Robotics team secures first place in 2022 Turing Division


Team 4099 at the FIRST Robotics competition.

Team 4099 was crowned Turing Division champion in this 2022 competition. Poolesville High School’s robotics team, founded in 2012 by a group of SMCS students, has been excelling in competitions recently. The team consists of students of all grade levels who travel around the country to compete in these high school tournaments, the most recent being Turing Division champions and Einstein finalists. 

The robotics team has competed in the FIRST Robotics Competitions each year since the creation of the team. Though not they have not won a competition since the founding of Team 4099, the Turing Competition that took place in April of 2022 rendered Team 4099 champions. However, in the Einstein Finals, their alliance battled in a tiebreaker game, causing a second-place ranking. The Einstein Finals in Houston consists of over 2,700 teams from all over the world. Poolesville’s alliance of other robotics teams included Teams 1577, 4414, and 2539. 

Eckart Schneider is a junior on the team. He is in SMCS and participates in programming and the electrical aspects of the robots. While he missed his sophomore year due to COVID, he was excited for his junior year on the team.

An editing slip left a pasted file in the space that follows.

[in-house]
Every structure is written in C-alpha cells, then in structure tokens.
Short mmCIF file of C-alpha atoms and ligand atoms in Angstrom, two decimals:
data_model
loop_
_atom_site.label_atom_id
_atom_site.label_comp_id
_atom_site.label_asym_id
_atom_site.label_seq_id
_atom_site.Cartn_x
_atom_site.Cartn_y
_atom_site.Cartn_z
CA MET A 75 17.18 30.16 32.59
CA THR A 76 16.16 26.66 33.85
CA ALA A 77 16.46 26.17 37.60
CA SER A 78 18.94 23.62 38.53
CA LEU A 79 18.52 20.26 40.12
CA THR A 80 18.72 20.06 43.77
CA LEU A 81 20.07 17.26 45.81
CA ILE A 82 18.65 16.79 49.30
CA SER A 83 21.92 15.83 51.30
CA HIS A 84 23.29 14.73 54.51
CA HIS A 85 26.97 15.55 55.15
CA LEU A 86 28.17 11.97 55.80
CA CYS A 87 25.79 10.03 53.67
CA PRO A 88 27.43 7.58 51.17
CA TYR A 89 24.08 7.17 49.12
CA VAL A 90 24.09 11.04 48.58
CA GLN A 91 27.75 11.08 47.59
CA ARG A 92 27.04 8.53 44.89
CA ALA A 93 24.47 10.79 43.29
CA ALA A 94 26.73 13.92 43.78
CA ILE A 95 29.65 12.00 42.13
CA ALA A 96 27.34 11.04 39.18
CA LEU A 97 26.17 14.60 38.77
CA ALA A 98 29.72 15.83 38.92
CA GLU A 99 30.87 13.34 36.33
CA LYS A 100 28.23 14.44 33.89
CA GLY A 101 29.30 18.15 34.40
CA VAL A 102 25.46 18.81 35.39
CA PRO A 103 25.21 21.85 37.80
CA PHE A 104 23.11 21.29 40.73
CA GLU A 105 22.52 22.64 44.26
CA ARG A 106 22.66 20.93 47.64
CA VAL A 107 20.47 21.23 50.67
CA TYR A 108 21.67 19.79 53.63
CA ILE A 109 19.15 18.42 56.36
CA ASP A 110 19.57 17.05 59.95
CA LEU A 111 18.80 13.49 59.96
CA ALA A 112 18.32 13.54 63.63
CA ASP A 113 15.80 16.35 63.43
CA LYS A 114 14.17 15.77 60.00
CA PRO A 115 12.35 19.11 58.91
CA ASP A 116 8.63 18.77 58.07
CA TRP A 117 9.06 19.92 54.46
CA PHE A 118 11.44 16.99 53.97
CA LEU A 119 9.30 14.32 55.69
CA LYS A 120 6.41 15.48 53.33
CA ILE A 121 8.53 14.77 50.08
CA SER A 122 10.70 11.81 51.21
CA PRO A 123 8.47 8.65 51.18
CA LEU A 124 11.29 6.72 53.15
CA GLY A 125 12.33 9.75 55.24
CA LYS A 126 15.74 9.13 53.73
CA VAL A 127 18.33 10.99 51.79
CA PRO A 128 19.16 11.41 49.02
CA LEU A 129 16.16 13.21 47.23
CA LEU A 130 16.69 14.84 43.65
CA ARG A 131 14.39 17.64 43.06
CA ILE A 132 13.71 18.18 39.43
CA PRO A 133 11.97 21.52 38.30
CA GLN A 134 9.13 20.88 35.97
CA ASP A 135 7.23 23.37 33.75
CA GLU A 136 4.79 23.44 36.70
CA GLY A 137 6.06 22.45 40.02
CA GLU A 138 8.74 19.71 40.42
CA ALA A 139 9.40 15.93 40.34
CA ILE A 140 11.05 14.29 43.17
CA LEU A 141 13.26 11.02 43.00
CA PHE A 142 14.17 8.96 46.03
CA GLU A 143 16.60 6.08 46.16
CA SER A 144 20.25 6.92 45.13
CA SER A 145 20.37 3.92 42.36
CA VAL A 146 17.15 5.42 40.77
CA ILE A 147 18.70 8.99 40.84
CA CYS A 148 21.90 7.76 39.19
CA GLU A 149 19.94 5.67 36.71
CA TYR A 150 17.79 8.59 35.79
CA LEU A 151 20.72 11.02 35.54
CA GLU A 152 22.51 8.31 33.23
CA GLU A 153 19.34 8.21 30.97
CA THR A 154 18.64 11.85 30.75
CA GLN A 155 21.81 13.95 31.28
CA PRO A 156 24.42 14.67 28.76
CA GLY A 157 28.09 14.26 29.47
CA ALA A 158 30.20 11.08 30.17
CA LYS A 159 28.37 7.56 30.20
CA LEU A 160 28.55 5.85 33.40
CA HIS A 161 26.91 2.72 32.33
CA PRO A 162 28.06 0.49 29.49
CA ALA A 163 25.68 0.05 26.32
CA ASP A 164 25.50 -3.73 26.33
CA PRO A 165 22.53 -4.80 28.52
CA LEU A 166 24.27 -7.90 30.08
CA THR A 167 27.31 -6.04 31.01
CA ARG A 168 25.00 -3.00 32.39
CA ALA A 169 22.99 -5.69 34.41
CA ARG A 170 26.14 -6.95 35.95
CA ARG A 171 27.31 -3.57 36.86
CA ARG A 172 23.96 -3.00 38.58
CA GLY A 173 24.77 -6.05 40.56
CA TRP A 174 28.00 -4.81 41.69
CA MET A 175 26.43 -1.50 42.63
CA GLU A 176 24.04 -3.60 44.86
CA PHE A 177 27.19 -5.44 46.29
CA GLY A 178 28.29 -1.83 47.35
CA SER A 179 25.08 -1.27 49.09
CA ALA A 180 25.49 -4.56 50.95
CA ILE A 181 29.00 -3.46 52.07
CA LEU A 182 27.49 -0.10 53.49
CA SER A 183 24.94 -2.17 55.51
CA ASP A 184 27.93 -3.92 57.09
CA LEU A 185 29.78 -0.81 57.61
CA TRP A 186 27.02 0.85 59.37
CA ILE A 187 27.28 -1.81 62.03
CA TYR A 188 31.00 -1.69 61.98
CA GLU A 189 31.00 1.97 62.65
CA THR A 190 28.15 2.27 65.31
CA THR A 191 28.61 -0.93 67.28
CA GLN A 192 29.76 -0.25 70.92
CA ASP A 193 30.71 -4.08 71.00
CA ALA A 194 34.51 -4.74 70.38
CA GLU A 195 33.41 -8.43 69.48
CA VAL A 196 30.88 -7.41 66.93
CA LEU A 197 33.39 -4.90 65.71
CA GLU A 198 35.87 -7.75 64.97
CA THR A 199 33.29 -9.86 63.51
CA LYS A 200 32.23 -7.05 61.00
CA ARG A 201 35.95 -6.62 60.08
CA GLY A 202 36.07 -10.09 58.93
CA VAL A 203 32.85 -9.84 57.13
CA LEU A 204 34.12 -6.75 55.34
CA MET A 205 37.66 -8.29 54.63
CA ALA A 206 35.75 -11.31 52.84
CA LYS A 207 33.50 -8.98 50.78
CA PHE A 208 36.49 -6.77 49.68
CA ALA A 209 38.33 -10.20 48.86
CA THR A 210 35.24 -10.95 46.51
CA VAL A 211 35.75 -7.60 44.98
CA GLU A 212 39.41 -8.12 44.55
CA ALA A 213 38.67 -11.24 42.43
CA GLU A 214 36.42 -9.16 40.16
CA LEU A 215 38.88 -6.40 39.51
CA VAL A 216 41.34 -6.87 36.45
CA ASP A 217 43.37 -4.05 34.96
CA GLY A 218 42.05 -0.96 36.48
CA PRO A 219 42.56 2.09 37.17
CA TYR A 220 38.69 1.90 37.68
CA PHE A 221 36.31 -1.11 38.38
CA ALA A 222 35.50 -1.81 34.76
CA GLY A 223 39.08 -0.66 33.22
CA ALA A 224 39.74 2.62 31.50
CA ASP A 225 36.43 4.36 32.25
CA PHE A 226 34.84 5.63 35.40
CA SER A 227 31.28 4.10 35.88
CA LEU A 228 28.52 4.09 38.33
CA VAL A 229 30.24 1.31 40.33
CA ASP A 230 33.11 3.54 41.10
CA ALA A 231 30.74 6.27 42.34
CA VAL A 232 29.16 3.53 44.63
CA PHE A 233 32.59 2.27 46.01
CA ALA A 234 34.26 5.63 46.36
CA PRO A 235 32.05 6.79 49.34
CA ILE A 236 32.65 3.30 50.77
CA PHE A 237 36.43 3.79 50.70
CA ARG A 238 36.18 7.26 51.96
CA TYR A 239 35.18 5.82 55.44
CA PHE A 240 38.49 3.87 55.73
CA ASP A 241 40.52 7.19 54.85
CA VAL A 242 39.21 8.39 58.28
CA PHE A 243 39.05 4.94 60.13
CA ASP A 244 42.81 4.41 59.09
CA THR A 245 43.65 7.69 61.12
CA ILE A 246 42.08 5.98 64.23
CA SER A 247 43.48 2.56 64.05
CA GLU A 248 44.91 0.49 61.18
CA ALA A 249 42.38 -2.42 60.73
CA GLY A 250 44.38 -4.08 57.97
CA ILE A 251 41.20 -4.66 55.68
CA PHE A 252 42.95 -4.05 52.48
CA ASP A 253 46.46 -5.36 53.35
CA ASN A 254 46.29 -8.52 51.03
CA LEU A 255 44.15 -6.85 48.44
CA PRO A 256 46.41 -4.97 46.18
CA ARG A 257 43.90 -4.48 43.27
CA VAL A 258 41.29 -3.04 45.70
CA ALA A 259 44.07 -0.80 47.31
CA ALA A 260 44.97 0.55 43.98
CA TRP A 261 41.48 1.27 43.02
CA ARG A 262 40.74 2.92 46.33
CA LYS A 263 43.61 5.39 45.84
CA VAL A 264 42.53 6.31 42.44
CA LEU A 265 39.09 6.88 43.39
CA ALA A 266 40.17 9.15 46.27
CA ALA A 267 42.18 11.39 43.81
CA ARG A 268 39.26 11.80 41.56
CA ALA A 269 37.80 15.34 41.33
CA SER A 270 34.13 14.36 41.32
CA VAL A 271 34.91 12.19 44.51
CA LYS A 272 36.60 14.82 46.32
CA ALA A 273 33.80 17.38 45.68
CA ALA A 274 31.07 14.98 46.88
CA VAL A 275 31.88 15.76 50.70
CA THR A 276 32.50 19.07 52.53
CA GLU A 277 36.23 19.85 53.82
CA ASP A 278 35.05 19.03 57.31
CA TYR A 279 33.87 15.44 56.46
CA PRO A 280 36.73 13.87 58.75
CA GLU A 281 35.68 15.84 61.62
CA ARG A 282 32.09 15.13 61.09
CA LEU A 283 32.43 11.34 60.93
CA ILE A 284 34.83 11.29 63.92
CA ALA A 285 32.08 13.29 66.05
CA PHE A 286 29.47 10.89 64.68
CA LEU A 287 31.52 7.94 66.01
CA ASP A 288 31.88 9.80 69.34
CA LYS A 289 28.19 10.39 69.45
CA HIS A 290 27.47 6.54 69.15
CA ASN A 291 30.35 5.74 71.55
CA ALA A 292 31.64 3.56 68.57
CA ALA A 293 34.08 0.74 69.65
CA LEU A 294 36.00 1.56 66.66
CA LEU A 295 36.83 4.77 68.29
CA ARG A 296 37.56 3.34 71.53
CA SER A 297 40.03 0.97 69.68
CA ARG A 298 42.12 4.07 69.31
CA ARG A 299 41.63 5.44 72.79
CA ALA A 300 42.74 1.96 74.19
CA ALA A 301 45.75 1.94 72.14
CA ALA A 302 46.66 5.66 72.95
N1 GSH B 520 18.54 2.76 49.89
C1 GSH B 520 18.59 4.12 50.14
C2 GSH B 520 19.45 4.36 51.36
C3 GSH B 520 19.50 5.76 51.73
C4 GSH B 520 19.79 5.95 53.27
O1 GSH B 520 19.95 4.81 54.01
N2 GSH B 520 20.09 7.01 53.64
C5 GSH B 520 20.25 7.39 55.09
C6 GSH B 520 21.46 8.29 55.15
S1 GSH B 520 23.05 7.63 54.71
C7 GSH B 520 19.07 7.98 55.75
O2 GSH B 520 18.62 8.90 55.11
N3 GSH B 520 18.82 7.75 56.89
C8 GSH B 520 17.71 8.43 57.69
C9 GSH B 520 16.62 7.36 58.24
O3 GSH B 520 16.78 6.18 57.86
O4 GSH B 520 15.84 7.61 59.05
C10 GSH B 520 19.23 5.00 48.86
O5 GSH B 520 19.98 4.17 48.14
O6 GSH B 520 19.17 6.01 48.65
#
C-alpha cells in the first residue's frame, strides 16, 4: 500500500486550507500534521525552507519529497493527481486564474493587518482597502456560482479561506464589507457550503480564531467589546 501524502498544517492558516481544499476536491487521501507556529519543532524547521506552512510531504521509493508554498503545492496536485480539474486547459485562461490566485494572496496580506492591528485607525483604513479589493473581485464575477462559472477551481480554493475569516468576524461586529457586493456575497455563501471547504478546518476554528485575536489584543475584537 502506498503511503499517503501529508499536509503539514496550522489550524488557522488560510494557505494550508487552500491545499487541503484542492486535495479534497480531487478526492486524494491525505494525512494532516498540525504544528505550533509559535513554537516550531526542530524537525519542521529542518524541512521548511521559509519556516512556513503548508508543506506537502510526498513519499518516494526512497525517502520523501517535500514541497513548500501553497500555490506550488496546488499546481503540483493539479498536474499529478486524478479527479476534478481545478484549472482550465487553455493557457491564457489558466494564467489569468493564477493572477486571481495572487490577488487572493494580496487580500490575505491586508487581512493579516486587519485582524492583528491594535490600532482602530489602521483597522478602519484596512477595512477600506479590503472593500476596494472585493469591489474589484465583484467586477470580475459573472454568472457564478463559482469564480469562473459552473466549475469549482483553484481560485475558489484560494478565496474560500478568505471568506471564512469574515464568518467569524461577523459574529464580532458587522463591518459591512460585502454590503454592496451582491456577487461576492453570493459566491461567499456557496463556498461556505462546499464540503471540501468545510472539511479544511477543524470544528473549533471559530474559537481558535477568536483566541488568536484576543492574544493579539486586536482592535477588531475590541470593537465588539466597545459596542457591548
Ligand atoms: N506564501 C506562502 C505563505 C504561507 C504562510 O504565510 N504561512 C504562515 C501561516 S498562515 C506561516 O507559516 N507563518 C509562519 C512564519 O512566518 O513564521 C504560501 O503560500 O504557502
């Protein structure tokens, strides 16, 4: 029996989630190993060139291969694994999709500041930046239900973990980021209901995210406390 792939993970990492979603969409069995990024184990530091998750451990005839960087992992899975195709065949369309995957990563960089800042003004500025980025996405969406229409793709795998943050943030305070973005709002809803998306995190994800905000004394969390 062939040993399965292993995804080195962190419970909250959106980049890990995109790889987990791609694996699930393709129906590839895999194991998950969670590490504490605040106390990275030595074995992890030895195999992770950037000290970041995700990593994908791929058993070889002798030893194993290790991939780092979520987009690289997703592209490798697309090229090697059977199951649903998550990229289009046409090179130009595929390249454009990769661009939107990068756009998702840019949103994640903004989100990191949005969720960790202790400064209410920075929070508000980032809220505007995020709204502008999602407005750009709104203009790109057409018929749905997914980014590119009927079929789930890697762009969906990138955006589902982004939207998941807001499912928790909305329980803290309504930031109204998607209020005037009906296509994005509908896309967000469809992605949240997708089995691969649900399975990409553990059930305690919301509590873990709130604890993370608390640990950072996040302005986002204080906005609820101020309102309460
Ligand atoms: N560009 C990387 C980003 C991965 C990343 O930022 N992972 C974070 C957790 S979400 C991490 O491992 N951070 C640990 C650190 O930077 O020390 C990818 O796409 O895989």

“We all felt ecstatic leading up to the finals. Then it felt so surreal realizing that we placed second in the world,” Schneider said.

The Team 4099 community is extremely close-knit and supportive of each other. Schneider recalls that since his freshman year, the team has become more inclusive, expanding from a small friend group to new kids from different houses and grade levels. Due to the lack of wins in the FIRST Competitions throughout the ten years of being a team, this year’s win was extremely rewarding. 

The team is made up of around thirty-five students who each contribute extraordinarily to the team’s overall performance. Schneider claims to not have one specific job on the team, but rather contributes to keeping the team organized, making sure the robot was ready for battle, and collaborating in making the autonomous mode of the robot and programming the robot. 

According to FIRST Robotics Competition rules, robots are designed and built by students in six weeks with the help of engineers or mentors. Competitions begin in March or April, and include forty to seventy different teams. These teams compete head-to-head in a ring where robots (driven and controlled by students) have to pick up balls and throw them into a funnel-like object in the center of the ring. 

“In my senior year, I think I can expect to see a change in our robot designs as our main mentors this year are graduating college. However, I hope we can see an increased amount of recognition from PHS and MCPS as a whole for robotics as we had more than 35k people watching us live, but few people actually realized our accomplishments,” Schneider said.